Teachers gather to protest over low salaries in the city center of Zagreb, capital of Croatia, Nov. 6, 2019. Thousands of Croatian teachers who have already been striking for almost three weeks took to the streets here on Wednesday demanding higher salaries. (Dalibor Urukalovic/Pixsell via Xinhua)
ZAGREB, Nov. 6 (Xinhua) -- Thousands of Croatian teachers who have already been striking for almost three weeks took to the streets here on Wednesday demanding higher salaries.
After marching through the center of the capital, they gathered in front of the government offices at St. Mark's Square, where union leaders sent a clear message to the government that they will not back down from their demands.
"We came here to say that we will not give up. Prime minister, if you fulfill our demands, you have won. You have won because Croatia has won. If you don't fulfill them, you will be a loser," union leader Branimir Mihalinec told the crowd.
"We are protesting for better material rights because the salaries of the employees in the public sector are higher than the salaries in education. Employees in the field of education have the lowest salaries in the public sector," Croatian Teachers' Union (SHU) Secretary General Ana Tuskan told Xinhua.
Teachers and other school workers in the country started a nationwide strike on Oct. 10 with different Croatian municipalities halting classes on different days. They are demanding higher wages by increasing their job complexity indices.
On Monday, the government decided to start negotiations with the union leaders. Prime Minister Andrej Plenkovic announced a 6.12 percent pay increase to all public servants, but the teachers are not happy with the offer, saying that they are still underpaid compared to other public workers.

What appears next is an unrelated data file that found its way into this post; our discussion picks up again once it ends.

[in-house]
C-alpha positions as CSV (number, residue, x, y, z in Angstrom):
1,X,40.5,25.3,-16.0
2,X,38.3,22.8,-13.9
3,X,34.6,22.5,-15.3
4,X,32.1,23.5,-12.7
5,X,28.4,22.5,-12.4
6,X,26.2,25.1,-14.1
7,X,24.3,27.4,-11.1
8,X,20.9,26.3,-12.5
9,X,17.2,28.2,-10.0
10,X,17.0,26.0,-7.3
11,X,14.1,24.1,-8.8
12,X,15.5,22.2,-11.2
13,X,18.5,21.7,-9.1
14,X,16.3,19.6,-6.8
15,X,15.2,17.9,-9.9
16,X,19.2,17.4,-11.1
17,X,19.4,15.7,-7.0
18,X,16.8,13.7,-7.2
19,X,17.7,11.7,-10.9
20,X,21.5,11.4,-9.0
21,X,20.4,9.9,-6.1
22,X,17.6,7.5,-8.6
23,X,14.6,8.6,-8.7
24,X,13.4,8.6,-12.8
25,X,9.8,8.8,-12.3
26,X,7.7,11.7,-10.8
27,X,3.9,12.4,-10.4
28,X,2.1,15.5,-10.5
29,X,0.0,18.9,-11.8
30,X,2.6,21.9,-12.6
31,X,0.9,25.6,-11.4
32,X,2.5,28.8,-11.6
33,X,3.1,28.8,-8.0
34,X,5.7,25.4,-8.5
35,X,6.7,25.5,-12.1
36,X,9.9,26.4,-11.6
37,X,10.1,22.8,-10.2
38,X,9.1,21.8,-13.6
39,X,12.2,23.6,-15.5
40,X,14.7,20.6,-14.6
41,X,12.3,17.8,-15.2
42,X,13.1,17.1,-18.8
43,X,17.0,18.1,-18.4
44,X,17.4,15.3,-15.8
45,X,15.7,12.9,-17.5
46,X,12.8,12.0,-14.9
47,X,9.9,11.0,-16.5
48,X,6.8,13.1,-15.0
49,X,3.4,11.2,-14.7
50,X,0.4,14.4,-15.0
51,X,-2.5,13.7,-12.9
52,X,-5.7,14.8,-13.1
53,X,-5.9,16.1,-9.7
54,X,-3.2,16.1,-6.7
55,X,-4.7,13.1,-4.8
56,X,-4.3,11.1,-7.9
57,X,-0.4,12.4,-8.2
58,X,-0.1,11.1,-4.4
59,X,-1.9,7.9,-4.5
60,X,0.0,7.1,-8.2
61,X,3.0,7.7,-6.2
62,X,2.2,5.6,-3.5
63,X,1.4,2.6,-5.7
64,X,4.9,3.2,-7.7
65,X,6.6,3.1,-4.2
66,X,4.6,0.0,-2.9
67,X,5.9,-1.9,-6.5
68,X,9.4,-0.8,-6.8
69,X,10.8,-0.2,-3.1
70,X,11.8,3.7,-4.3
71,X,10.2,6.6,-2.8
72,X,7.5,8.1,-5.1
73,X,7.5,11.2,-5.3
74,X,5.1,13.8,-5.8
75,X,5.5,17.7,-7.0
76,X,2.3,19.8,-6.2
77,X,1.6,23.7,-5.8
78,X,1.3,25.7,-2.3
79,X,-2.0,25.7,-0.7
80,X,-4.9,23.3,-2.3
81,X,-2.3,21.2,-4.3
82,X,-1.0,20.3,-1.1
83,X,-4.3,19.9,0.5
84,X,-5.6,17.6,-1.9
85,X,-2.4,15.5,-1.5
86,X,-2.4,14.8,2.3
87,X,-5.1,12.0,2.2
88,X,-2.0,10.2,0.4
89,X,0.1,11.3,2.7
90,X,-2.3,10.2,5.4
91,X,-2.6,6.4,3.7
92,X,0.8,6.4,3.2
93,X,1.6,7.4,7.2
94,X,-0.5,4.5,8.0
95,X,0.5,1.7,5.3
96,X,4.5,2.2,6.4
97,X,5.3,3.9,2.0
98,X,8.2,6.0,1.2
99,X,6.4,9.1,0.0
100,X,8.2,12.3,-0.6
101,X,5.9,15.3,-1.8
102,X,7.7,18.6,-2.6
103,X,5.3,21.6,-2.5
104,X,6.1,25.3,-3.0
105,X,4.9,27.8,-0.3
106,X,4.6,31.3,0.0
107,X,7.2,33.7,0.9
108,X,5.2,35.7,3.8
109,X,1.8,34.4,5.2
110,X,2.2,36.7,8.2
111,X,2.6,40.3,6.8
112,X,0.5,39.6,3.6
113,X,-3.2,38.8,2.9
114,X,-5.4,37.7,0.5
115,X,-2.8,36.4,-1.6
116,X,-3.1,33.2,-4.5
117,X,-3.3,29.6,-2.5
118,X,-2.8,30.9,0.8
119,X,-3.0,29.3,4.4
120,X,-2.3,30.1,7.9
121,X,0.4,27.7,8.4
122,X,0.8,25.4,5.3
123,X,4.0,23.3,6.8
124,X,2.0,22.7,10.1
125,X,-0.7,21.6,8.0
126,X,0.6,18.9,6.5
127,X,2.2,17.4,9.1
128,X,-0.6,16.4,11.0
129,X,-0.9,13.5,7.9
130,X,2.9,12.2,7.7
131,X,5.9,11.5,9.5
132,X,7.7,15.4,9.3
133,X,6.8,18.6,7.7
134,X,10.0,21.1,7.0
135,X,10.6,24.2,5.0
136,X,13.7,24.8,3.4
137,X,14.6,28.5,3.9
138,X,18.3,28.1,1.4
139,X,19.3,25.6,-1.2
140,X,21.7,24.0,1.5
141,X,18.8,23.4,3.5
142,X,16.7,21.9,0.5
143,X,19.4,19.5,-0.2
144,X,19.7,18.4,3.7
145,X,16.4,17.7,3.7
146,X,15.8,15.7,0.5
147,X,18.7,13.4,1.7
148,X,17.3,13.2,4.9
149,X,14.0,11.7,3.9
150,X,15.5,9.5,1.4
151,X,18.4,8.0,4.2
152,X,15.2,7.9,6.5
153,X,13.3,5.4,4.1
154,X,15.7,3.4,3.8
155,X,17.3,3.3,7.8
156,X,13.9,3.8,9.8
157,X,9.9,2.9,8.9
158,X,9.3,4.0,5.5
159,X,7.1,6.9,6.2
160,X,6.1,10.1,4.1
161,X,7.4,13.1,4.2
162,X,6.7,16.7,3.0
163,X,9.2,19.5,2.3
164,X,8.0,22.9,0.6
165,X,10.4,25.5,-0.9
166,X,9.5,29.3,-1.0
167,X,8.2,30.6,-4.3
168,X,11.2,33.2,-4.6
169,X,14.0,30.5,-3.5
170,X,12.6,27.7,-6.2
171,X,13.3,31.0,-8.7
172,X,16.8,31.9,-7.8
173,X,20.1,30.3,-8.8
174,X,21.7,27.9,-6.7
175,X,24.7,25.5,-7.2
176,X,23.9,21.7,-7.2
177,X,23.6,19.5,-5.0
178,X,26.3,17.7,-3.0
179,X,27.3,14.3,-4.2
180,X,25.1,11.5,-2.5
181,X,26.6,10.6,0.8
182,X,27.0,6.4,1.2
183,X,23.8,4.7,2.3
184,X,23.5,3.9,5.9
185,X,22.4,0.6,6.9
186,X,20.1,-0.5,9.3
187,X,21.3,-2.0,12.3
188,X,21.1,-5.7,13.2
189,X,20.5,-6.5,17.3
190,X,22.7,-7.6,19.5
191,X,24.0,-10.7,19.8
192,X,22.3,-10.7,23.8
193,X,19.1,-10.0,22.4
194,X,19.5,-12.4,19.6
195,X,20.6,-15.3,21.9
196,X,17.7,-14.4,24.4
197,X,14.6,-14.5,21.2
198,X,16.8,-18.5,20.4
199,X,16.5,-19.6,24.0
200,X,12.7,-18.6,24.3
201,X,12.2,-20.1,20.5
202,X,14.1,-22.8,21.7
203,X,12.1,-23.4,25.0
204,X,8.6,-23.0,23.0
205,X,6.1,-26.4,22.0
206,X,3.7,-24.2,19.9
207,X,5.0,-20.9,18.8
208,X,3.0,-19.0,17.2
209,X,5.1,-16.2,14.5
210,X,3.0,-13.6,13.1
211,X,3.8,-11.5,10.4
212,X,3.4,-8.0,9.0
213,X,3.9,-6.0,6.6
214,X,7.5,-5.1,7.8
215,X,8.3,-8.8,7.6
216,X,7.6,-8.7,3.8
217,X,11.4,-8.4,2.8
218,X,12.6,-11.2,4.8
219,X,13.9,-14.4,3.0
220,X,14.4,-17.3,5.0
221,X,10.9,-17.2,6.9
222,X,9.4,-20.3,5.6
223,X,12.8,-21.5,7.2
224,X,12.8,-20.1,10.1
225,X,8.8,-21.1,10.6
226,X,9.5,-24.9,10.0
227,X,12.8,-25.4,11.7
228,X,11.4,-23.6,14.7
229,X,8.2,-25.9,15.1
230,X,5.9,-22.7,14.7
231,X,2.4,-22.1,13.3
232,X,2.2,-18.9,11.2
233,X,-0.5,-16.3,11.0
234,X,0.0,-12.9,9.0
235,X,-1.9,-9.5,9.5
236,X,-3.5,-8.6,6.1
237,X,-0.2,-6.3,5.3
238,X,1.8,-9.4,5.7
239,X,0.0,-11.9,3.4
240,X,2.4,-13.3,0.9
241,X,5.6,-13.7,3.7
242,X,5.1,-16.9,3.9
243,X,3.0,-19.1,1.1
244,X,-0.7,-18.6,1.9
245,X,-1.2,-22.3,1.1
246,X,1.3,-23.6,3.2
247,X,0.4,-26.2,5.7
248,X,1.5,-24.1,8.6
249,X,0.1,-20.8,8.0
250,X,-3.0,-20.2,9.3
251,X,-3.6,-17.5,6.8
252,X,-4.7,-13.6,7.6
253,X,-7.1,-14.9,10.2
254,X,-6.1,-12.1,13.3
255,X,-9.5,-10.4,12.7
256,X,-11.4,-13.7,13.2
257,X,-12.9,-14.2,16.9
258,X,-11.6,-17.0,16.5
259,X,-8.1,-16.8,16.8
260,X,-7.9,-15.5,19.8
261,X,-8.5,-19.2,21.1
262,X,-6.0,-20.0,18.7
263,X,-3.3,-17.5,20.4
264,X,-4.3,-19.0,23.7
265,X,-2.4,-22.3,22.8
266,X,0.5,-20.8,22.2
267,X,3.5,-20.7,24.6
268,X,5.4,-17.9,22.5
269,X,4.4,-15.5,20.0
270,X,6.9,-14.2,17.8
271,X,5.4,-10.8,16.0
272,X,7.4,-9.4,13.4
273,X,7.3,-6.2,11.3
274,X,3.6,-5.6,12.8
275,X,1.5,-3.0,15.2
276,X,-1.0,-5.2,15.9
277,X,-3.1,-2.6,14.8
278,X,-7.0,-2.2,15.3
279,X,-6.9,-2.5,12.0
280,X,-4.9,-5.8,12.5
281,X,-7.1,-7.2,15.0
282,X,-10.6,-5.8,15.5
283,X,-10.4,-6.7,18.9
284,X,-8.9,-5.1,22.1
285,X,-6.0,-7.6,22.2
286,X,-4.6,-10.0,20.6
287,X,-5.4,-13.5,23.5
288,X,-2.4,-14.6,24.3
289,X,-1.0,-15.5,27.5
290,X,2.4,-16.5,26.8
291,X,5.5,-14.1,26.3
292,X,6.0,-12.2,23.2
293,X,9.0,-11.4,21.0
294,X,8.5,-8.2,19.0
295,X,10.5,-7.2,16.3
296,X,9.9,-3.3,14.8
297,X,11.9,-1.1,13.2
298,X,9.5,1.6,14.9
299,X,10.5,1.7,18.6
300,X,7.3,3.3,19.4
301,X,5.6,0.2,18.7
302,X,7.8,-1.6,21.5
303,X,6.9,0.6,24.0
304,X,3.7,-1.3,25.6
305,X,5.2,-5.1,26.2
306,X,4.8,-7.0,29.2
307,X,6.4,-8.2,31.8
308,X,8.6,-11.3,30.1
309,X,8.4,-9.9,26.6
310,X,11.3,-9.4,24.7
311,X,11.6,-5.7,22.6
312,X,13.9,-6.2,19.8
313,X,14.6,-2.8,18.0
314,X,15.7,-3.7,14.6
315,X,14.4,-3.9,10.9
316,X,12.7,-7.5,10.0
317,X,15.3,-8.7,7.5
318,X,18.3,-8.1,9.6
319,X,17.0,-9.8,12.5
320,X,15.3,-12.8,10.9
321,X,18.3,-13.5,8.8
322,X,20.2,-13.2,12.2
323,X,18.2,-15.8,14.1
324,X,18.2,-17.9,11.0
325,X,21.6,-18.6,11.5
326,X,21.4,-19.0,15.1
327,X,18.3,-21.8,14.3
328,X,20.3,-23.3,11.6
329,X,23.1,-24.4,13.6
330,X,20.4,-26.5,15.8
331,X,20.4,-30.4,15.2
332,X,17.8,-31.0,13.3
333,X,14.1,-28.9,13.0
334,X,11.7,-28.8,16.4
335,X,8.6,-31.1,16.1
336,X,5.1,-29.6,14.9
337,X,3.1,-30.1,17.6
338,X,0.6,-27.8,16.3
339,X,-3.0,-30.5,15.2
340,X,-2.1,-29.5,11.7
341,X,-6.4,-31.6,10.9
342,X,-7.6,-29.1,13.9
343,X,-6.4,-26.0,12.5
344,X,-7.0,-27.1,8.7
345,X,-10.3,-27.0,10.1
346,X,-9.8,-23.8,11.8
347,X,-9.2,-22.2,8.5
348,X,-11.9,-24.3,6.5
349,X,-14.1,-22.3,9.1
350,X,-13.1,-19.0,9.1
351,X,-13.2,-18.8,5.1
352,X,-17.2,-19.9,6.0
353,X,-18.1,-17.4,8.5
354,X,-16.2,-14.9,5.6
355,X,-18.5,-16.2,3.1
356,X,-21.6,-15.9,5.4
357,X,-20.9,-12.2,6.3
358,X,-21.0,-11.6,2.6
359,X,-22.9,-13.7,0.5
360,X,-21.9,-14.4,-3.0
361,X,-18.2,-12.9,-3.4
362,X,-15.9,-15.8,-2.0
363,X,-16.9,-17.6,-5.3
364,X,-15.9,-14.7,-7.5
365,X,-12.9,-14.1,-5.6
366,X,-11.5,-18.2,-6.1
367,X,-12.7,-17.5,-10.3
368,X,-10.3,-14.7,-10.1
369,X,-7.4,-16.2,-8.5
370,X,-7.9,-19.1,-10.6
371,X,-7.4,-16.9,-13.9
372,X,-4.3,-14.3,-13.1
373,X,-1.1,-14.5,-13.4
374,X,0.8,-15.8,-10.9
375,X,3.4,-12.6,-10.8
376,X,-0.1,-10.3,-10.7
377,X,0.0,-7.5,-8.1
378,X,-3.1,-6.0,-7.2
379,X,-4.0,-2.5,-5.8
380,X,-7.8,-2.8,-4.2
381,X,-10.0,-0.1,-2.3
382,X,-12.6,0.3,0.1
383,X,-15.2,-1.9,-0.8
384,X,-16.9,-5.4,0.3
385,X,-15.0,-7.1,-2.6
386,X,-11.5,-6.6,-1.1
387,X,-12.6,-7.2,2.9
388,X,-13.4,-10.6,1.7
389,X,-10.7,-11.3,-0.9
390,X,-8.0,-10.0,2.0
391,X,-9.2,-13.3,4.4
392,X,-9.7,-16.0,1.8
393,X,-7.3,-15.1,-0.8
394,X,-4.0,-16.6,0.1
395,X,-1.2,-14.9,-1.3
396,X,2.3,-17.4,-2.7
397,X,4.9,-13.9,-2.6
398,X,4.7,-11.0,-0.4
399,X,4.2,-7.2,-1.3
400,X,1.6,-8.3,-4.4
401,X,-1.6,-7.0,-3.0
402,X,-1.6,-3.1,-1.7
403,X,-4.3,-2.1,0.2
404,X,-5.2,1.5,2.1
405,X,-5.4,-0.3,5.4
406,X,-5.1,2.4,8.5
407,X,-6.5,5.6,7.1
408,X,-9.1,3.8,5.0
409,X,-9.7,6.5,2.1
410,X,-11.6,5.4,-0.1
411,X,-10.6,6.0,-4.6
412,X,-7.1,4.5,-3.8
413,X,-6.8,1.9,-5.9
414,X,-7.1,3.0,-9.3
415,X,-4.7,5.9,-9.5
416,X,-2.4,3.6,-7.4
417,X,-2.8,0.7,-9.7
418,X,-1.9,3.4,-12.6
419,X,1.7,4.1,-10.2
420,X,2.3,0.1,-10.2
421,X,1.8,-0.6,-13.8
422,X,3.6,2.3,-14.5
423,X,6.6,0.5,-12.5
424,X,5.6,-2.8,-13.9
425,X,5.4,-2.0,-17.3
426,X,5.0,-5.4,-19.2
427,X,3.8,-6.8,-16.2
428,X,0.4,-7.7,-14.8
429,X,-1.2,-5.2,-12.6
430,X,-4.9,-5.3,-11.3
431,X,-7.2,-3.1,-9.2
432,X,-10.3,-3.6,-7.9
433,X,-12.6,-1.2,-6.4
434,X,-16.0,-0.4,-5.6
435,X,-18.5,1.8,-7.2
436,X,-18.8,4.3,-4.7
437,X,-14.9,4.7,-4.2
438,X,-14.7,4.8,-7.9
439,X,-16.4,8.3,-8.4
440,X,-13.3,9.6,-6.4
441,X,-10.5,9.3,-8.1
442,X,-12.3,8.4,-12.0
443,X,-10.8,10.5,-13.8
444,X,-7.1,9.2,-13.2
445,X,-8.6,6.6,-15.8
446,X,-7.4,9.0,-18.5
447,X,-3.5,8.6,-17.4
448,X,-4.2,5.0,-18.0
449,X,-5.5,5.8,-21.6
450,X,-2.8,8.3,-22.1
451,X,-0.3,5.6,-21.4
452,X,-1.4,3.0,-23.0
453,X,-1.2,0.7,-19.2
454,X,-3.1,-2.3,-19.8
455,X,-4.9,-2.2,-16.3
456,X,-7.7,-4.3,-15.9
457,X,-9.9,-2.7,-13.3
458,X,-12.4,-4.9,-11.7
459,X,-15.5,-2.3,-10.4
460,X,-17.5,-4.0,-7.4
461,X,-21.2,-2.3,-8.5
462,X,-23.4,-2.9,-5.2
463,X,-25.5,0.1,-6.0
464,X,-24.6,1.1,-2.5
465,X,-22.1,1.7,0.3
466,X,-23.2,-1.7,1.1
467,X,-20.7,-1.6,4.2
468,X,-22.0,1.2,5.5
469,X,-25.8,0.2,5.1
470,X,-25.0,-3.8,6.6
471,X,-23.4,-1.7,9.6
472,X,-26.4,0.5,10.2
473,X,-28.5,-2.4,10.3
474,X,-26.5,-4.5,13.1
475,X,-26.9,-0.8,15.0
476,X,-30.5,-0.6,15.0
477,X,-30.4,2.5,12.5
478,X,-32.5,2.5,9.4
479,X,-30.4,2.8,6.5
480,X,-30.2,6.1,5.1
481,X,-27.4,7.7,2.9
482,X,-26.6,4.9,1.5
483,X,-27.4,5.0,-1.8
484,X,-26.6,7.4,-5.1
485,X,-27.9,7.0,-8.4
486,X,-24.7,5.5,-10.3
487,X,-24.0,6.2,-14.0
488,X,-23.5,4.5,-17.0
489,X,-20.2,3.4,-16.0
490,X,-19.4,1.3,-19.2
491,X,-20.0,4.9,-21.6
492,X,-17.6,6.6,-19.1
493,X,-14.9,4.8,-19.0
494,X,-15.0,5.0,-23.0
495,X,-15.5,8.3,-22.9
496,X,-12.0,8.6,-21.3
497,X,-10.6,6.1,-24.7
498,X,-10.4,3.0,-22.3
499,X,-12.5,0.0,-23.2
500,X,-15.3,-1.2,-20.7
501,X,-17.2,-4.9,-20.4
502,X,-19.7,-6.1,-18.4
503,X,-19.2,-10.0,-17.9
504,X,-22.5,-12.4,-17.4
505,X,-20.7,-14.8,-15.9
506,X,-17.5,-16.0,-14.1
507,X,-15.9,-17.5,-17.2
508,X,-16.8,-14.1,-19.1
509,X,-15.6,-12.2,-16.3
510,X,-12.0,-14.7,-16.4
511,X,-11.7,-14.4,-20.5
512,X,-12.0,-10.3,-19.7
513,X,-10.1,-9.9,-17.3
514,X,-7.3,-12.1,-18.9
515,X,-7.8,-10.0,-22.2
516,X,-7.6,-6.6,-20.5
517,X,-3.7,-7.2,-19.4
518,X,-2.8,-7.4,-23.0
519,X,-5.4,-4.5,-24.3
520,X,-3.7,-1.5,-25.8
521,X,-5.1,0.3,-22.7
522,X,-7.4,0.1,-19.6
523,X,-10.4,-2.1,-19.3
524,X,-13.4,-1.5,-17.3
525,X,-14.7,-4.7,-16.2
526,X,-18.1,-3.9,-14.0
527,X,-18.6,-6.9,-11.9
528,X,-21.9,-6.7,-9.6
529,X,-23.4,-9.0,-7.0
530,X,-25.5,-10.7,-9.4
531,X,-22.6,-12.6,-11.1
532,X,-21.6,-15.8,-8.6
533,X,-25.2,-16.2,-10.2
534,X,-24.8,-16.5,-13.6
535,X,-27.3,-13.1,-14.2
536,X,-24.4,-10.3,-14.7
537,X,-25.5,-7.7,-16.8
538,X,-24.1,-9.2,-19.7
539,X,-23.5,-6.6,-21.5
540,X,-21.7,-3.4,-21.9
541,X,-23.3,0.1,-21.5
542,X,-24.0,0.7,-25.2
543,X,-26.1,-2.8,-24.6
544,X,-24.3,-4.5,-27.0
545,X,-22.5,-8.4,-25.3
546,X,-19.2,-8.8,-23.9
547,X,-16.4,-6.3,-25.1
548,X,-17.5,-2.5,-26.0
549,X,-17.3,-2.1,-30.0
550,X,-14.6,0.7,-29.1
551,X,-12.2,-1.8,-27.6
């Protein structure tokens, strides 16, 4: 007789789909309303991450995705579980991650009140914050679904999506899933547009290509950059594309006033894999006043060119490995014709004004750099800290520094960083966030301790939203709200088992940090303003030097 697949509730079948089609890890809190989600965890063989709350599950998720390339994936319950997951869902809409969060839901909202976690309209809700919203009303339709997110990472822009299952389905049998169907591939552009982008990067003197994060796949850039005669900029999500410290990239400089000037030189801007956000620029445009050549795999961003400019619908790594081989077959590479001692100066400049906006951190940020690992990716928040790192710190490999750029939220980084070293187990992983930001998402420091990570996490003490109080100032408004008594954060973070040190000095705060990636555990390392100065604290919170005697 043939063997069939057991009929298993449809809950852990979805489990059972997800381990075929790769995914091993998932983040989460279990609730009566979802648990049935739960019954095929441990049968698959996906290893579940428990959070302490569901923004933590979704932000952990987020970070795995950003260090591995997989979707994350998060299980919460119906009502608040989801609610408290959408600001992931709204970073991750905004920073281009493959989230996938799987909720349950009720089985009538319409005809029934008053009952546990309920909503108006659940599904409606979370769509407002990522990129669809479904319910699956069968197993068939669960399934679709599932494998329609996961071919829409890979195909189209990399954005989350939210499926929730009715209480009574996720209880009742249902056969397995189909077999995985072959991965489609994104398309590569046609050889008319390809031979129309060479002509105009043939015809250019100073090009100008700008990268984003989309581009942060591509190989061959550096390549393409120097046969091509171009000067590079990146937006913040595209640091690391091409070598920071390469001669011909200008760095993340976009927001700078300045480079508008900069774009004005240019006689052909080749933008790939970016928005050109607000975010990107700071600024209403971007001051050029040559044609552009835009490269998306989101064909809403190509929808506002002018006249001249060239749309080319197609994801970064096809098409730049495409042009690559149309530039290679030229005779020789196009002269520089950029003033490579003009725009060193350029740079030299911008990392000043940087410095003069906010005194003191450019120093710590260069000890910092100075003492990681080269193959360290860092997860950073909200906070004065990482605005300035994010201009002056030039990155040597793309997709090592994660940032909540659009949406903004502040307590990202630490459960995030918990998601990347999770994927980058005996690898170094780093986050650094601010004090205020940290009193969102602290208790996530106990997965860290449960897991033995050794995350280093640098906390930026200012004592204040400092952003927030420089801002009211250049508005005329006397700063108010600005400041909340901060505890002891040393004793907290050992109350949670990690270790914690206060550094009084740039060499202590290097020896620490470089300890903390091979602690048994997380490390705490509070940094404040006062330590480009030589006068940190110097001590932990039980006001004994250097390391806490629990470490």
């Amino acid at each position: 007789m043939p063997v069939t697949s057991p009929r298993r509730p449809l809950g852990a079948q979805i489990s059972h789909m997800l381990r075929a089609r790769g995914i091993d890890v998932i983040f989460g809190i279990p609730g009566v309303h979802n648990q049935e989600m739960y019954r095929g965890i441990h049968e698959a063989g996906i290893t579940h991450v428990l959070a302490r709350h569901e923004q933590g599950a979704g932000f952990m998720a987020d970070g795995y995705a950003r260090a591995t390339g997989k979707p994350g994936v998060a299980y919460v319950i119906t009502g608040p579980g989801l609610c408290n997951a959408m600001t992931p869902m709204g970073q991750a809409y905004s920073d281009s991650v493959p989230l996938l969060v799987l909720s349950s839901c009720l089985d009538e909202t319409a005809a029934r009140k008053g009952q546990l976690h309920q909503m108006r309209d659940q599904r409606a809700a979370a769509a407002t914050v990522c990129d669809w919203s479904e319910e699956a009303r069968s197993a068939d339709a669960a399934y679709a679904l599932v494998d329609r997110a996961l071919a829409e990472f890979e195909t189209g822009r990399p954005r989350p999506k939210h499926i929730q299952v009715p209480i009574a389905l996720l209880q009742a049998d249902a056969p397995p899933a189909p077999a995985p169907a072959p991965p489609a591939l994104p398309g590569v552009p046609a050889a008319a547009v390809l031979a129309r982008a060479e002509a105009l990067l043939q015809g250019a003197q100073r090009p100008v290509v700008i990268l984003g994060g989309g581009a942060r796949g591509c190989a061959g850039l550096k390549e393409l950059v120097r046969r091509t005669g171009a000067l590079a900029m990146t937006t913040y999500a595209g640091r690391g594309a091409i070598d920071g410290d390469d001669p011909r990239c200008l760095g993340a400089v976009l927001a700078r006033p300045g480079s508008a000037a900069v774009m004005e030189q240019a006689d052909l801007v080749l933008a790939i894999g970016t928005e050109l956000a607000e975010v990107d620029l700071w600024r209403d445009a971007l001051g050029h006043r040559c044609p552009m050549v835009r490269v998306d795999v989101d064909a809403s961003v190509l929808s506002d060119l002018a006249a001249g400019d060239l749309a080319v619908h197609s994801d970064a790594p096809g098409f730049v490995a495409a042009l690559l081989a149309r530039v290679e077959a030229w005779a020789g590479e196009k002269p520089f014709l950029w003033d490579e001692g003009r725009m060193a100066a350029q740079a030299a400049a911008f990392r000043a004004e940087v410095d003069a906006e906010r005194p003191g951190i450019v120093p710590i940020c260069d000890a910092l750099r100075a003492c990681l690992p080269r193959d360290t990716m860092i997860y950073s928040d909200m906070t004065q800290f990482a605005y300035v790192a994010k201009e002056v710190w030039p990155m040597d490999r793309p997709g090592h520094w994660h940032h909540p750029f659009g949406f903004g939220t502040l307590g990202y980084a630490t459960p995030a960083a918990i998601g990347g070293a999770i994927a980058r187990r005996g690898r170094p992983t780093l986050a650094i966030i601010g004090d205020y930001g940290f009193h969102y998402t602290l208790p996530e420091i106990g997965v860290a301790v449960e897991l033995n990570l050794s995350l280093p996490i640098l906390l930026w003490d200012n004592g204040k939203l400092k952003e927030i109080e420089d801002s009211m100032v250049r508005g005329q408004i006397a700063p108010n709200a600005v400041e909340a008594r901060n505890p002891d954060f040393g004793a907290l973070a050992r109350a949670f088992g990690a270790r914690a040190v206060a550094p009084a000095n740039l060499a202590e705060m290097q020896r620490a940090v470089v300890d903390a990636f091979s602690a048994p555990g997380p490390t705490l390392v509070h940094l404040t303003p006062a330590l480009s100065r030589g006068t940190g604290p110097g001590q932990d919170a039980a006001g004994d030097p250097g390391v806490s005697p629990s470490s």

The negotiations continued on Tuesday and both parties said that they were happy with the progress. Mihalinec said on Wednesday that all members of the union would vote on the final government proposal and the majority would decide on the future of the strike.
"We are ready to go further. People are furious because they feel very disappointed, sad... I believe that the government will give us what we want because it's justified and they have to start thinking that education is very important," Tuskan told Xinhua.
One of the teachers who protested on Wednesday said that she and her colleagues were very disappointed with the government because their salaries were very low.
"We would like to be equal with other public servants in our country. The government is not taking us seriously so we are very, very dissatisfied. We came here to show them that we are not easy to be bought with their offer. We want more because we earned it and deserve it," Daliborka Rotar from a school in Kastav said.
Finance Minister Zdravko Maric told reporters on Wednesday that the strike did not make sense anymore because the salaries are rising and will continue to rise in the future.